"But I didn't even ask yet," he returned, slightly bewildered.
"Oh, no," the waitress reassured him. "It's just that I recognized you." Turns out she had formerly worked at Kansai, Joel's favorite sushi bar in Boca Raton, and noted him as a regular.
If you've ever wondered why I harp so continually on bad service, it's so I can compliment service like this. A server who caters to her regular customers is one thing. But a server who can recognize regulars from an erstwhile place of business out of context and still recall their likes and dislikes is quite another.
Ironically we didn't care that the eatery had run out of white tuna. For one thing I'm still working my way through the stages of gastronomic grief after a distinctly lousy recent experience with sushi. But the main reason was that the Thai-ness of the restaurant was impossible to ignore; sushi is obviously an afterthought designed to palliate the public. Bottles of sricha chile sauce sprout like sugar cane next to shorter bottles of soy sauce. Servers embody the cuisine by wearing traditional Thai dress. Plus, the extensive Thai menu -- more than 60 main courses alone -- had such mouthwatering photos appearing next to the descriptions of dishes that we surreptitiously tested them to see if they were scratch and sniff. (That said, I should also note that the sushi looked fresh and vibrant and that rolls evinced a positive fish-to-rice ratio.)
Indeed the colorful menus threaten to overshadow the almost too simple décor of this strip-mall eatery, which features bright yellow walls and yellow cone drop lights that hang right at forehead level. (Ouch!) Blonde woods and a little red trim add some contrast, and a few tables on the patio enhance the interior's 40-odd seats -- a good thing, because the Thai cooking here is so accomplished that it may soon become hard to grab a table during prime dining hours.
Like the décor the flavors here are intense but also restrained. Curries are balanced, with chiles evident but not tongue-searing; soups such as the aromatic tom yum goong, a concoction of plump pink shrimp, mushrooms, lemongrass, and kaffir lime leaves, are tangy without being sour. We found an appetizer of mee krob to be fresh and crisp, the rice noodles barely candied with honey rather than doused. Usually this dish strikes me as mundane, but the dressing, combined with the unqualified sweetness of the steamed shrimp that garnished it, was anything but.
Shrimp similarly elevated a green papaya salad, a particular favorite of mine that I order whenever I find it. Moon's version was classic, featuring shredded green papaya, peanuts, and sliced tomatoes almost marinated with an infusion of fish sauce, palm sugar, and lime juice. Because the concoction was plated on iceberg lettuce that readily caught the dressing, ordering a house salad seemed redundant.
Instead we asked for a side of the peanut dressing that accompanies the house salad and used it to intensify a main course of "spring break duck." The duck, which had been first roasted and then quickly fried, was succulent and pull-apart tender, but the house sauce that napped it was thin and bland. The peanut sauce also went well with a Thai omelet, though less robust palates will appreciate the omelet as is. Vegetables including broccoli, carrots, mushrooms, tomatoes, and onion were minced, briefly sautéed, and then stuffed, along with clear noodles, into the fluffy egg casing.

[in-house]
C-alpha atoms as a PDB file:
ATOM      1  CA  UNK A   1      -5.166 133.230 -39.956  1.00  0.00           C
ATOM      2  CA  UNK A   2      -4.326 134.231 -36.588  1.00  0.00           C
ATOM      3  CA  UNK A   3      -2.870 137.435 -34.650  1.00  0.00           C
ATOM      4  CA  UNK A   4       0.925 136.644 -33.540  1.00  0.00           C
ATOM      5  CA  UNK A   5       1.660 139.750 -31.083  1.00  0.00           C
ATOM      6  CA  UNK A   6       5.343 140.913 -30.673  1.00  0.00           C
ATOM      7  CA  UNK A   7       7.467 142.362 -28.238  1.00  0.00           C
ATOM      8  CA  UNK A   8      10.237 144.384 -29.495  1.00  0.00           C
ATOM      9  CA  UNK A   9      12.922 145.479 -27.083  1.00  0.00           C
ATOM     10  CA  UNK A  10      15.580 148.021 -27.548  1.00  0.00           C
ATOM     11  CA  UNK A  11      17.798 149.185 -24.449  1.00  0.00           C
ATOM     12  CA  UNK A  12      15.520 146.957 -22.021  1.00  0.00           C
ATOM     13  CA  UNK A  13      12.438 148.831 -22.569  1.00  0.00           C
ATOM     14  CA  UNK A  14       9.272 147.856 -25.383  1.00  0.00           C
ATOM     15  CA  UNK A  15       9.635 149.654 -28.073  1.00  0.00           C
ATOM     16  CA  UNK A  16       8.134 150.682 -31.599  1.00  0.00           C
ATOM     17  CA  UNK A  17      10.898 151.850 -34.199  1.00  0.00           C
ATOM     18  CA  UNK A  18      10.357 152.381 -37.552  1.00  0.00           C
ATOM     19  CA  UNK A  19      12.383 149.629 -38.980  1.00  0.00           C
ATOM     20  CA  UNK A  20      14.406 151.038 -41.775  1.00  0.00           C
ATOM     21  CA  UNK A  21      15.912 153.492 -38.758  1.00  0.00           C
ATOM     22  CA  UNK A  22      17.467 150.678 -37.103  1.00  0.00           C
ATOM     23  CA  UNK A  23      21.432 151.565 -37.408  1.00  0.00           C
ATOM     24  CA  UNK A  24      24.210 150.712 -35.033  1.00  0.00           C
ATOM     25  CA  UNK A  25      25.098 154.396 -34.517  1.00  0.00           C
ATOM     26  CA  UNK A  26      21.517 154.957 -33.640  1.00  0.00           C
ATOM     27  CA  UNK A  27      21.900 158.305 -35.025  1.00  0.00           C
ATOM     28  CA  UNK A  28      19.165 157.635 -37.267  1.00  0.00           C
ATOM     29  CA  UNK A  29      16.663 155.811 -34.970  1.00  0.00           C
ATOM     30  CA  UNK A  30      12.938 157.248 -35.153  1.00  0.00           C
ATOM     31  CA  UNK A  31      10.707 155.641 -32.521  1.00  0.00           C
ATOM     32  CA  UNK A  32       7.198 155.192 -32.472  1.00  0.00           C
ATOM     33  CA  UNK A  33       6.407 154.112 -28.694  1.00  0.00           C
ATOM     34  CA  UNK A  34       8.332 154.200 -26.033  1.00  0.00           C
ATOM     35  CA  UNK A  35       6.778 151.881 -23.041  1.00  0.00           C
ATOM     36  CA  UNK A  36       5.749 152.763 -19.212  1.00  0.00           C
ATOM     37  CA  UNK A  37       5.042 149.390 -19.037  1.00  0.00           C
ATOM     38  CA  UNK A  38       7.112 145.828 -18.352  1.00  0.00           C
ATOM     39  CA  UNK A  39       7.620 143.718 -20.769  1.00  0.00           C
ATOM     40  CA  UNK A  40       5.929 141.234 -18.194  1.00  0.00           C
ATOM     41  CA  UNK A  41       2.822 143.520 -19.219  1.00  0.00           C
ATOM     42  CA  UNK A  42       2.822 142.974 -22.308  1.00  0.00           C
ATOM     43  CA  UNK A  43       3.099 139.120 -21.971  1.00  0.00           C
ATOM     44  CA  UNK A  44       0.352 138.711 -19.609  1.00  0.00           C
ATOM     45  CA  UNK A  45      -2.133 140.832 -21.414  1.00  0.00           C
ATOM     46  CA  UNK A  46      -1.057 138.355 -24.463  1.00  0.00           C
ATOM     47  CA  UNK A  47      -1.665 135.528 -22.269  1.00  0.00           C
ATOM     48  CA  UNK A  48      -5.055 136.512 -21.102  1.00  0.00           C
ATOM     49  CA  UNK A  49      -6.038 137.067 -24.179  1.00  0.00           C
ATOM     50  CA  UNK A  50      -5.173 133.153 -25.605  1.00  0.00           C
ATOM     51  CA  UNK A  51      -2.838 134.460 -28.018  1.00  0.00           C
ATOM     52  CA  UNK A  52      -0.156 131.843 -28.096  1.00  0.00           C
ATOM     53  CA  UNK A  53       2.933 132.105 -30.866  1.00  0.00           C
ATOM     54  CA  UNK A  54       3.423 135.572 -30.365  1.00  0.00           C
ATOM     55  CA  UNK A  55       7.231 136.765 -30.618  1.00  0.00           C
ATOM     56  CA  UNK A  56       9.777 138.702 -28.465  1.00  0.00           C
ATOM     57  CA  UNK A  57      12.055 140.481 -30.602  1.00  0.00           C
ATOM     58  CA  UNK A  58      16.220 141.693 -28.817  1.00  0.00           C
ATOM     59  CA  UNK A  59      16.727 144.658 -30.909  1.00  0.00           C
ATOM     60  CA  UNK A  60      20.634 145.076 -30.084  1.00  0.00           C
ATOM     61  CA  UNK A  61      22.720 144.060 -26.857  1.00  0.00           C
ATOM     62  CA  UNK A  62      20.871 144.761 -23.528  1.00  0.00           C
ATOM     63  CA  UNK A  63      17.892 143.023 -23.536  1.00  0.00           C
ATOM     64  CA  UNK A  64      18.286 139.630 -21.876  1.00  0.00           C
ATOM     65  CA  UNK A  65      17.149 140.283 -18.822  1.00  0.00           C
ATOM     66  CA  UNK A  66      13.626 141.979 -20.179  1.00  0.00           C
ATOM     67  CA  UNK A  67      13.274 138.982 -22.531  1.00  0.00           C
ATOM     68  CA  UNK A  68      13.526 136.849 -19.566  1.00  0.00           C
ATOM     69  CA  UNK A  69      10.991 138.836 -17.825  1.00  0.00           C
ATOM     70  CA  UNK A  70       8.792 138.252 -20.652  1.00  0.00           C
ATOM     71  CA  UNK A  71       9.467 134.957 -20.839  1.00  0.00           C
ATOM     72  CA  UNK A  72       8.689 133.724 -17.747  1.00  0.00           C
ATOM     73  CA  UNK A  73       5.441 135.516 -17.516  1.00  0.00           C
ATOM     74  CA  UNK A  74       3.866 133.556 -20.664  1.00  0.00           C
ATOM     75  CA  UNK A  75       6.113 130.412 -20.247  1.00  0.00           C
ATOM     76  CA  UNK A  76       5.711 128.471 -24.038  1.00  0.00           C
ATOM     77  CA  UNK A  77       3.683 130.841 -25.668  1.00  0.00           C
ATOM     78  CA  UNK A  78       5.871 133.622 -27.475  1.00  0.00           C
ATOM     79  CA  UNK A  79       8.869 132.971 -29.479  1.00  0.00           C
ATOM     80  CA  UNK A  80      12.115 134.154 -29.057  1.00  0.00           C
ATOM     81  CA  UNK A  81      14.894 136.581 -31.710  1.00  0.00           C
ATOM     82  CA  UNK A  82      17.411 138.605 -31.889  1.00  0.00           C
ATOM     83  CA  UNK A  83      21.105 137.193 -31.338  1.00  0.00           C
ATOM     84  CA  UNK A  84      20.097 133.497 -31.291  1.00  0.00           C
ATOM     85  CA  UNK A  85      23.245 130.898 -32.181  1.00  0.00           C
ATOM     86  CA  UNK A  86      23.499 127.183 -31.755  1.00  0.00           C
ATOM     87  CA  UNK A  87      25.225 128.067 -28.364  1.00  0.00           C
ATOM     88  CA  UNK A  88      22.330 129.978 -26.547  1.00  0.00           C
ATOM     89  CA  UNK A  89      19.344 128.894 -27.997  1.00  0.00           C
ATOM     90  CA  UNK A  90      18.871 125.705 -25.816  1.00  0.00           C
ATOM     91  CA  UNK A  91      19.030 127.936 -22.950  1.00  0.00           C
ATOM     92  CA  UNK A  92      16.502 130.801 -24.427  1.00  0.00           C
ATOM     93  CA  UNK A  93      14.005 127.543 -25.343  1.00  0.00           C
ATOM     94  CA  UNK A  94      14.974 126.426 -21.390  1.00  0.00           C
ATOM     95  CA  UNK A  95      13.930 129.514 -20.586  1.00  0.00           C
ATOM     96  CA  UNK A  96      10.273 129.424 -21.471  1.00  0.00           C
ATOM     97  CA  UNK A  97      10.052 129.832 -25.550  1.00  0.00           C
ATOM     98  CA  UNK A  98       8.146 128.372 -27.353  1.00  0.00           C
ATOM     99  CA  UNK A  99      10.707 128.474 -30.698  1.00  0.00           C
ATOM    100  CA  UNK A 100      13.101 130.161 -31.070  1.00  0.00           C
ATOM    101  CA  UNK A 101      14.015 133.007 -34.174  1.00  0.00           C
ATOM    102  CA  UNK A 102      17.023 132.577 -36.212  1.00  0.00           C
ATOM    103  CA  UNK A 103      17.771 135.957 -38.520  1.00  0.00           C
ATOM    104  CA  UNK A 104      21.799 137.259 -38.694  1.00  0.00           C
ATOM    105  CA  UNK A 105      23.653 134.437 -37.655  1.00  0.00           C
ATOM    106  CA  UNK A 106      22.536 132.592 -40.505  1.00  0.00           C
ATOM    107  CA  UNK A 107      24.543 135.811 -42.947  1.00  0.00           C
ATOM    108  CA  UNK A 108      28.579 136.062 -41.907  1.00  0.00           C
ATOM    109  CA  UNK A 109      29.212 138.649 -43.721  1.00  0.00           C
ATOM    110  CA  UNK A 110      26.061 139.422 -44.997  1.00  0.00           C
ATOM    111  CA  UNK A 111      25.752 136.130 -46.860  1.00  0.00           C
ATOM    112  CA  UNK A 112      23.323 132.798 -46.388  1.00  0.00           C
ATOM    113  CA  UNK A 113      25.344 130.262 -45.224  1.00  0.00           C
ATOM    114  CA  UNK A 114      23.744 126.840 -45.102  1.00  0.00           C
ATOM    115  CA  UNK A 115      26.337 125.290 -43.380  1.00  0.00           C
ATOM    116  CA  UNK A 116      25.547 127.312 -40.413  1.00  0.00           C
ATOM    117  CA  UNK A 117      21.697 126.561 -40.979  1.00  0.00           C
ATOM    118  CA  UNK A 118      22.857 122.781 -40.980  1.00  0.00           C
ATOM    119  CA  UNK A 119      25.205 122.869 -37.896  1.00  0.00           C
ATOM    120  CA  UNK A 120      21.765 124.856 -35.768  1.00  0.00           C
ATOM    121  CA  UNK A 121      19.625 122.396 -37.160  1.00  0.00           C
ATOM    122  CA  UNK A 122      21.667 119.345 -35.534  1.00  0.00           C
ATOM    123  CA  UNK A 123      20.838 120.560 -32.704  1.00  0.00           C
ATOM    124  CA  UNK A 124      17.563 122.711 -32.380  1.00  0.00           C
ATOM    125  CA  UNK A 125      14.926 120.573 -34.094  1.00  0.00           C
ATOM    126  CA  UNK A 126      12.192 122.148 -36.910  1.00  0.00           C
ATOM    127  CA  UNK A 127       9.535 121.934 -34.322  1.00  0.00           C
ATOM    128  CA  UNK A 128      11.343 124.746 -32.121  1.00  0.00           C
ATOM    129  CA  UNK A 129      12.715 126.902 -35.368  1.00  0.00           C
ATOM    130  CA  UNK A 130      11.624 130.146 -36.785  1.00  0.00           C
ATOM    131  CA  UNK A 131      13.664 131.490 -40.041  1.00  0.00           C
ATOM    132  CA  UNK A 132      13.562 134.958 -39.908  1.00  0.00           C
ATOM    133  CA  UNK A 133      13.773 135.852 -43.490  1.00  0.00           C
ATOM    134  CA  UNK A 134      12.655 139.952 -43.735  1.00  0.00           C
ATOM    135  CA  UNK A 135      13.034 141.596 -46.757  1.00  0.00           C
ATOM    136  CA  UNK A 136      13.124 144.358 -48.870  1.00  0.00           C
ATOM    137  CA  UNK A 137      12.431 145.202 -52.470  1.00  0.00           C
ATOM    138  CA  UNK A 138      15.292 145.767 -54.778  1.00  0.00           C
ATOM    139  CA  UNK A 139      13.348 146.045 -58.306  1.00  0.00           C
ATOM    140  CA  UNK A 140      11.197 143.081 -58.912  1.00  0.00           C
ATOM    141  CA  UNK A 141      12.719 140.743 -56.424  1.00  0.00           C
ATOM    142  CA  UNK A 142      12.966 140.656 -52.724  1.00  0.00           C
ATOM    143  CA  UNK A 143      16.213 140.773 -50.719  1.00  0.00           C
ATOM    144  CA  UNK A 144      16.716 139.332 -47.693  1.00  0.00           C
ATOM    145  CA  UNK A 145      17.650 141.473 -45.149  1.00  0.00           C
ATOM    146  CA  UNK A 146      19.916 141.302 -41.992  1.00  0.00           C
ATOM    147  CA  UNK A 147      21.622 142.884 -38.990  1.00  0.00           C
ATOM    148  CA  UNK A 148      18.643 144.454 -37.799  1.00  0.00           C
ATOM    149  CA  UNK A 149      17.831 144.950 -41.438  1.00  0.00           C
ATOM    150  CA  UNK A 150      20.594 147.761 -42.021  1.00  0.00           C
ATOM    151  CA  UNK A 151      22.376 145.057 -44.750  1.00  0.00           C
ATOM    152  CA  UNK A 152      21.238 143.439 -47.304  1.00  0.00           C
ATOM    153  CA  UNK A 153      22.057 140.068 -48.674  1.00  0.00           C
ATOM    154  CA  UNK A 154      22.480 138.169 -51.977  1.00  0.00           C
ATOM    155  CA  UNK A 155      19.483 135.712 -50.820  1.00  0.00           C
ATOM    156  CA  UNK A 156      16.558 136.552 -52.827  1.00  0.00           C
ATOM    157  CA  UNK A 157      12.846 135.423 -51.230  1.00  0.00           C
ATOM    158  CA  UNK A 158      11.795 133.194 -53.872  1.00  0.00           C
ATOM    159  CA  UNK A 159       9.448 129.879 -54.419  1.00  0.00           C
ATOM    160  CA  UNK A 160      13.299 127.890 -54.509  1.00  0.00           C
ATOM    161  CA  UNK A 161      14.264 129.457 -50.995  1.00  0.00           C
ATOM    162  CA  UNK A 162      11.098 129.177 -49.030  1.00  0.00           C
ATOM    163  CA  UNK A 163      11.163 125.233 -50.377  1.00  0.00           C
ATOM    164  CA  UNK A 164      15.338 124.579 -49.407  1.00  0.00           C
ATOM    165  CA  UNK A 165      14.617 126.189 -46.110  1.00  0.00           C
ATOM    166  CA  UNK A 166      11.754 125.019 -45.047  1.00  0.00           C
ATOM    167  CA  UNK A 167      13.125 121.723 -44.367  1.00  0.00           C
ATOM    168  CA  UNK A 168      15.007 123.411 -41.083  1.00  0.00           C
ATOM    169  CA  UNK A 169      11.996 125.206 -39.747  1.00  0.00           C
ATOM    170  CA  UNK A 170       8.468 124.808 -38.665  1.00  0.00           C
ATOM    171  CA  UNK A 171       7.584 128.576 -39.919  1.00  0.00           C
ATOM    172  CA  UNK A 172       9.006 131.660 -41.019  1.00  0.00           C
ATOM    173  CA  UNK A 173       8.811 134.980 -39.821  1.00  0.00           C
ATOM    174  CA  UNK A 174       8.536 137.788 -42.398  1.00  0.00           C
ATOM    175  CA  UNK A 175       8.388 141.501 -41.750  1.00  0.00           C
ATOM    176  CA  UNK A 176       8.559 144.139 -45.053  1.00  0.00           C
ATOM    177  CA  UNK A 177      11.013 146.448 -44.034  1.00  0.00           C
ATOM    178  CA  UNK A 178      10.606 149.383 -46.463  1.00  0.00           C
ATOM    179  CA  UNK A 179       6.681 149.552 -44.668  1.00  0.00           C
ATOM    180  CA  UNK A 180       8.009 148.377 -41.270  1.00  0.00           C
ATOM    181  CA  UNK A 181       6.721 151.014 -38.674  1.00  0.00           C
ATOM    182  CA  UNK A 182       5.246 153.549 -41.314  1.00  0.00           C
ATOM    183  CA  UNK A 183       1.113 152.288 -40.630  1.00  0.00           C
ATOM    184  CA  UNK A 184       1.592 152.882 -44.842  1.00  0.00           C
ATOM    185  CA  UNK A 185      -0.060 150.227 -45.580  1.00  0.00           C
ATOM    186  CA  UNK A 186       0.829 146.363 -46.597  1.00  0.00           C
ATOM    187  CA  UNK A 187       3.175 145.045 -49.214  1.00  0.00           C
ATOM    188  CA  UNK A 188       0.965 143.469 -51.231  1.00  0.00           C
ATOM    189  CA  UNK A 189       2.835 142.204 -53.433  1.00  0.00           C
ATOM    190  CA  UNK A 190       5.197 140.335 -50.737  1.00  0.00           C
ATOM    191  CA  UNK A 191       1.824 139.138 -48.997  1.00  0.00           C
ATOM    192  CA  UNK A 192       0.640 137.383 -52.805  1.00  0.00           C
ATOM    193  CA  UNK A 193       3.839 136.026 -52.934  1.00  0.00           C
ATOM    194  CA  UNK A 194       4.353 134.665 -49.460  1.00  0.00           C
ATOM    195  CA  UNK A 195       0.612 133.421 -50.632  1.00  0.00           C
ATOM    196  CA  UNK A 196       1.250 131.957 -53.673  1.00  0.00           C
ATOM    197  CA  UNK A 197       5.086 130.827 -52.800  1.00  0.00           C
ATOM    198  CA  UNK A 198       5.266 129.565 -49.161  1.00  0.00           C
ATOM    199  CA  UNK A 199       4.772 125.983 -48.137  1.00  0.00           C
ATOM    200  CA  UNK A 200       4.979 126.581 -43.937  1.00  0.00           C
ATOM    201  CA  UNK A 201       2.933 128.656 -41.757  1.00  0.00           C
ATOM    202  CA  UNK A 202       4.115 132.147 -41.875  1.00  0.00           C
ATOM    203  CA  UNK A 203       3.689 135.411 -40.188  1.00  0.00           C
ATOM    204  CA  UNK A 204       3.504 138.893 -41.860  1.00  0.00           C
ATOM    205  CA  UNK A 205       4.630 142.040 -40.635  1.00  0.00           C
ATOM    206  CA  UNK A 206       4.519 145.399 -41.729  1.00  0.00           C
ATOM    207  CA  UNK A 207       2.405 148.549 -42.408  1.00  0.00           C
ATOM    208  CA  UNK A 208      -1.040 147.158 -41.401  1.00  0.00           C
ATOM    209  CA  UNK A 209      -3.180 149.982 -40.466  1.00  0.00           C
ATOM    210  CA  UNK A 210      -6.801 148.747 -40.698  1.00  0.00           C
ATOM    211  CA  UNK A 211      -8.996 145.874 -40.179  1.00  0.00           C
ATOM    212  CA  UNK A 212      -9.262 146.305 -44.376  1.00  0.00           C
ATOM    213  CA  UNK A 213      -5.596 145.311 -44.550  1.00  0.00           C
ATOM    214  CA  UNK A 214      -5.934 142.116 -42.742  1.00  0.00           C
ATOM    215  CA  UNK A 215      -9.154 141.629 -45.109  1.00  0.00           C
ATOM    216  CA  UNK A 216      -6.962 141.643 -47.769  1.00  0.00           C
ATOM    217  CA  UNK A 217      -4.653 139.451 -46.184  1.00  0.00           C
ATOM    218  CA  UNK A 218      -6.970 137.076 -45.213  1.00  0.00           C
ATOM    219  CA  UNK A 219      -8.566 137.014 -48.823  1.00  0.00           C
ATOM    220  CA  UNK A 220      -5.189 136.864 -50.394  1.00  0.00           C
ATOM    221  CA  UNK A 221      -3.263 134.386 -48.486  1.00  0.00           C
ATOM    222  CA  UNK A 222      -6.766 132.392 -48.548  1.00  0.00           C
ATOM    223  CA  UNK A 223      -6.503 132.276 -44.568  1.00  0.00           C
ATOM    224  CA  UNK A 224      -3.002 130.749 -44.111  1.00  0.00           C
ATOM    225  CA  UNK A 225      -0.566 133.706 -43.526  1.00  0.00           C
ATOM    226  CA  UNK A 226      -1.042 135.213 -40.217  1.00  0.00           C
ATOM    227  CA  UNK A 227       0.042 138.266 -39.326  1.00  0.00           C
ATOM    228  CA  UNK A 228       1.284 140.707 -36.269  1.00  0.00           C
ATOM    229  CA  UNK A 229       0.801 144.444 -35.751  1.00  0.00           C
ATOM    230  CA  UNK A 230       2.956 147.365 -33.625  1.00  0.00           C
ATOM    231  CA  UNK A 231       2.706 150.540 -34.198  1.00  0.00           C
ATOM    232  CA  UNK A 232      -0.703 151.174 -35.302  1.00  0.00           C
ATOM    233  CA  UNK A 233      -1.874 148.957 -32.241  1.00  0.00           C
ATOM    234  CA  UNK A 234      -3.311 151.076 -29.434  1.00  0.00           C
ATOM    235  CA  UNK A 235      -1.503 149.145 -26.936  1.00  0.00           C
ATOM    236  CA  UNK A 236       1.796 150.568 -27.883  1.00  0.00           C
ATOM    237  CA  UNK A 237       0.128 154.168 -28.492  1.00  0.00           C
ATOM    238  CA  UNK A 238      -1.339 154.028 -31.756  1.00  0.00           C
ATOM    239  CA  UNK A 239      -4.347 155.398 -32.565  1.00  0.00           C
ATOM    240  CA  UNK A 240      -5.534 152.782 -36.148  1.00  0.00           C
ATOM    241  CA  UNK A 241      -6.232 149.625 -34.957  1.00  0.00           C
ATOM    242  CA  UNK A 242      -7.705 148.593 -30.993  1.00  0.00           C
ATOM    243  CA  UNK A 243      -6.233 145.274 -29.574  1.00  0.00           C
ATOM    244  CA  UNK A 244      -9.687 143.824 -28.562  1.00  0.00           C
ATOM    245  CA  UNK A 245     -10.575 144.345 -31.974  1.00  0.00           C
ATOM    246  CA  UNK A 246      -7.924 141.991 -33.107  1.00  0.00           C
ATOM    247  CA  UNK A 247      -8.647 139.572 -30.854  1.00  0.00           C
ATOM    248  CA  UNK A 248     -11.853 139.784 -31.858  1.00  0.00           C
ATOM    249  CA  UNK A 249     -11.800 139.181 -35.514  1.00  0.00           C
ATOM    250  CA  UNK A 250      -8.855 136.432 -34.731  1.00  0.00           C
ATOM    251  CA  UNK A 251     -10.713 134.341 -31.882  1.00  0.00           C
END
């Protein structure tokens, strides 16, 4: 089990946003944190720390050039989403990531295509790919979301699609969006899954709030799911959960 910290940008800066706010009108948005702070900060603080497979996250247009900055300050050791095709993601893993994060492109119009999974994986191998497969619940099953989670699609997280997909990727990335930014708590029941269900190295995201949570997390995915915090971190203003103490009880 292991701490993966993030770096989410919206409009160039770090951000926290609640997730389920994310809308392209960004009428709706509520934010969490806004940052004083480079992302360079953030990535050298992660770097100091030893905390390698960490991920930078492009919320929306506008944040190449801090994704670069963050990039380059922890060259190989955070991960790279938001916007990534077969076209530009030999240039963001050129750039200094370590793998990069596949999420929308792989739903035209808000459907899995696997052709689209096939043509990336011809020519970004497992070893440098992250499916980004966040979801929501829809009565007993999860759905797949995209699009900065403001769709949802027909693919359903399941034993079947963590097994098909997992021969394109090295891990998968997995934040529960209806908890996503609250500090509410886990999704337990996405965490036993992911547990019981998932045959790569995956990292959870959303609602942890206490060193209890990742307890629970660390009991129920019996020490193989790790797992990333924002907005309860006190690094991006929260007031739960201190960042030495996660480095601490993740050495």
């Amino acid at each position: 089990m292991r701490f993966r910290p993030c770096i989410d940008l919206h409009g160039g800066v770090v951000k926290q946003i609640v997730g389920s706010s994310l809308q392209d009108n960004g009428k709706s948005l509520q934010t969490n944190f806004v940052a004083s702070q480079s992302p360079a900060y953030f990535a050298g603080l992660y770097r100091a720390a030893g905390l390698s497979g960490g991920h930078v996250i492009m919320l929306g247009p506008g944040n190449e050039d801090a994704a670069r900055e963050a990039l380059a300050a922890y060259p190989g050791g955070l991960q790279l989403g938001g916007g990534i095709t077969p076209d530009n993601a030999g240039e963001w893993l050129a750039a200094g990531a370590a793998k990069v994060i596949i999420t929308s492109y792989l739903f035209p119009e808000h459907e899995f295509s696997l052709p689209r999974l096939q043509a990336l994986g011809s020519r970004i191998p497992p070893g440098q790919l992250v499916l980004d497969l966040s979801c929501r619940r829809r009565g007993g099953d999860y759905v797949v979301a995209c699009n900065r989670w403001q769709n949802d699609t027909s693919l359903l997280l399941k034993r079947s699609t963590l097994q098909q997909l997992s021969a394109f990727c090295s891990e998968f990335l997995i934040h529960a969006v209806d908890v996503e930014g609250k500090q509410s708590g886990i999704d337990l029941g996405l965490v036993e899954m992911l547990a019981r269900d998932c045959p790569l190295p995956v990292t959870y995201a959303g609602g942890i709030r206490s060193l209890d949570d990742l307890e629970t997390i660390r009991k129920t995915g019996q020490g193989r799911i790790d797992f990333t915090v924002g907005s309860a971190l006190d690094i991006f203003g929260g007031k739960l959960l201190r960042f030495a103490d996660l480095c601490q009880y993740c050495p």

True fans of the admittedly rich peanut sauce should agree that the best dish on the menu is prawns in peanut sauce. (Moon Thai & Japanese also serves chicken or shrimp sautéed in the stuff, but they are no match.) The jumbo freshwater shrimp were peeled and deveined rather than served whole with heads and shell intact; while I missed the more dramatic plating, it's hard to complain when the messy work's been done for you. In fact the prawns benefited as well, since their cooking progress is more easily noted when the pesky shell is out of the way. As a result the half-dozen shrimp were precisely the color of frosted glass and the texture of lobster.
Moon Thai & Japanese's owner runs a host of Thai restaurants in South Florida, including the erstwhile Thai Barbecue in Broward County and the long-running Siam River in Miami-Dade. His experience shows in the sophisticated stylings of the menu: grilled rack of lamb with honey-plum sauce; grilled salmon topped with curried red pepper and basil; whole baby chicken fried and served upright on a skewer.
Presentations also fall in at the high end -- sauces are added to sizzlingly hot plates tableside, and a special fried rice, rife with cuttlefish and chicken that has been pulled off the bone, is stuffed into a hollowed-out pineapple. Whole snapper is fried and comes with a choice of four sauces -- chili, sweet-and-sour, ginger, or curry. We opted for the last and admired the complex, basil-flecked sauce, which had a slight but deeply felt burn. Unfortunately the fish had been overcooked, fried to the point of annihilation. Battered-and-fried chicken wing "drumettes," an appetizer, were also too well done, but these were greasy rather than dried out.
Given the slight mishaps concerning the fried fare, we certainly didn't expect the Thai donuts to be so cloud-soft and irresistible. But then I also didn't anticipate Moon Thai & Japanese to rank so high above its competition. The Thai government recently announced plans to fund 3000 restaurants overseas -- 1000 in the United States -- in an unprecedented move to promote authentic Thai cuisine. If the government is planning to operate one of those 1000 in Coral Springs, however, it should look for a new market. In Moon Thai & Japanese we already have the real thing.